Pakistan Institute of Development Economics

PIDE Knowledge Brief No. 53:2022
A Smart Shift from Private Cars to Public Transport Can Help to Reduce Smog/Air Pollution in Pakistan
Publication Year : 2022
Author: Abedullah
A Smart Shift from Private Cars to Public Transport Can Help to Reduce Smog/Air Pollution in Pakistan 

Abedullah, Pakistan Institute of Development Economics, Islamabad.

Anthropogenic activities are potential areas of intervention to reduce environmental pollution. The fossil fuels consumption (a major source of air pollution) has declined in power production (77 percent), agriculture (95 percent), household energy needs (90 percent) and in industry (37 percent) over the last 20 years. But surprisingly, the consumption of fossil fuels has increased by 80 percent in transportation sector over the same period of time. It is because number of motor cycles/scooter have increased by 928 percent followed by LCV 725 percent over the same period of time. Rather than strengthening the public transport system to meet the increasing demand of travelling, government provide the credit line to facilitate in purchasing the private cars which has not only increased the burden on foreign reserves but also increased the air pollution. An average car produces 180 gram of CO2/kilometre while average passenger vehicle (bus) release 650 gram of CO2/kilometre, implying that each additional bus can reduce 6.5kg of CO2/kilometre.

The term “smog” was used first time in 1950 and described it as combination of smoke and fog in London. Now it refers to a mixture of smoke (pollutants made up mostly of ground level ozone) and mist. Exhaust cloud is the dirty air contaminated with chemical emitting from different anthropogenic activities and it is characterised as the blend of the gasses with residue and water vapors. Air pollution has emerged as a serious environmental threat in the South Asia. According to WHO (2016), world’s top most 20 polluted cities are located in Asia, among them three are located in Pakistan. Since 2016, dense smog blankets the city of Lahore, the capital of Punjab during months of October to December is becoming a serious problem.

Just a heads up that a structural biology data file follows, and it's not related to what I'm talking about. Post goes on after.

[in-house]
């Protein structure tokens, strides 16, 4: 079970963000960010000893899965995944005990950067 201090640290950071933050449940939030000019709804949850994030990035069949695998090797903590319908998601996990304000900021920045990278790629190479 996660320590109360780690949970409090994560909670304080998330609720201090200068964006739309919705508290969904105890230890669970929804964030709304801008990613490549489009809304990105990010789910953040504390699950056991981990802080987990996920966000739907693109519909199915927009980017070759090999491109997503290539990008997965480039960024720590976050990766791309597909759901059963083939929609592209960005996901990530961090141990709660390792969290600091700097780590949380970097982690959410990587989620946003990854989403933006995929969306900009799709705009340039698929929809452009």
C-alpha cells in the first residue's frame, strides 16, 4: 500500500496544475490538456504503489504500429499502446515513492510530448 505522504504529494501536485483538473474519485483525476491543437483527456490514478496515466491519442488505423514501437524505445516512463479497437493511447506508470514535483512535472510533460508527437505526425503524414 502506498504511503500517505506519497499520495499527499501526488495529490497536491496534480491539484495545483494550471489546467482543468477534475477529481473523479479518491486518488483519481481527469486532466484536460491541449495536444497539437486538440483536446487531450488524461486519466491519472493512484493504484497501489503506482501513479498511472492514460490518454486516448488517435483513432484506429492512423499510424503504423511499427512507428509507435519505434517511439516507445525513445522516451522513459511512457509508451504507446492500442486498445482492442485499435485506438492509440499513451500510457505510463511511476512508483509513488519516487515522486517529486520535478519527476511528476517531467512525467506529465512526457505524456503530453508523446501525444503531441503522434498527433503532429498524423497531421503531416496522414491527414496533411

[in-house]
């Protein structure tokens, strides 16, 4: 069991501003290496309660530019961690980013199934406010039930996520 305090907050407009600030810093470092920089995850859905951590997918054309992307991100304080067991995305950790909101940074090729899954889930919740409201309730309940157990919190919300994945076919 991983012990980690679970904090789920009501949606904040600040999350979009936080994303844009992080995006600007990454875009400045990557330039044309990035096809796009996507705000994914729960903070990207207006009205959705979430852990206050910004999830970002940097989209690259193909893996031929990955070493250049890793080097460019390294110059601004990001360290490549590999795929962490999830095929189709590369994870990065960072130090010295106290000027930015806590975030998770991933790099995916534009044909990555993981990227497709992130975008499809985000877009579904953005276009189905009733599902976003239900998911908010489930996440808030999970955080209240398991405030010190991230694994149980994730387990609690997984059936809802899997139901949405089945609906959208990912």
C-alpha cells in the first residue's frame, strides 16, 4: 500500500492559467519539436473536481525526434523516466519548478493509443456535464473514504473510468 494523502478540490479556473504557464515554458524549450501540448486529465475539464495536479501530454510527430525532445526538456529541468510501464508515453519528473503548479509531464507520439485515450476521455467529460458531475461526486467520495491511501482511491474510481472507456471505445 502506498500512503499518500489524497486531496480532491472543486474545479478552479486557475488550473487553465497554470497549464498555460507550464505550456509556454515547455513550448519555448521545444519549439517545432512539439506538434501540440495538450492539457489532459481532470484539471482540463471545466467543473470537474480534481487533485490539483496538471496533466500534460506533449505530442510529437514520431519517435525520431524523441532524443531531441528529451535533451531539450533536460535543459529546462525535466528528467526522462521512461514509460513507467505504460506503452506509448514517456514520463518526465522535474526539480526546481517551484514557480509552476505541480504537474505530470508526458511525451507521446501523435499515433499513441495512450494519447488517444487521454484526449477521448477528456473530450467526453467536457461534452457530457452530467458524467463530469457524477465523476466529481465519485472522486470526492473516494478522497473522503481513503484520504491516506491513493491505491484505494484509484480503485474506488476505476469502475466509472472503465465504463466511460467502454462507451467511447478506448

Natural phenomenon and anthropogenic activities are two major sources of air pollution. Natural phenomenon is beyond our control but pollution from anthropogenic activities can be managed/minimised by adopting clean production practices. Air quality in Pakistan is deteriorating at a faster rate due to unprecedented increase in motor vehicles, residue of agriculture and solid waste burning, and use of fossil fuels for power generation (Murtaza, et al. 2018). A large body of literature has explored the relation of CO2 emission with energy production (Butt, et al. 2021; Boqiang and Yousaf, 2019; Anwar, et al. 2017) but the relation of air pollution with transport sector has rarely explored. Hence, the objective of this article is to analyse the increasing demand of transport and to identify the possible interventions to minimise its pollution.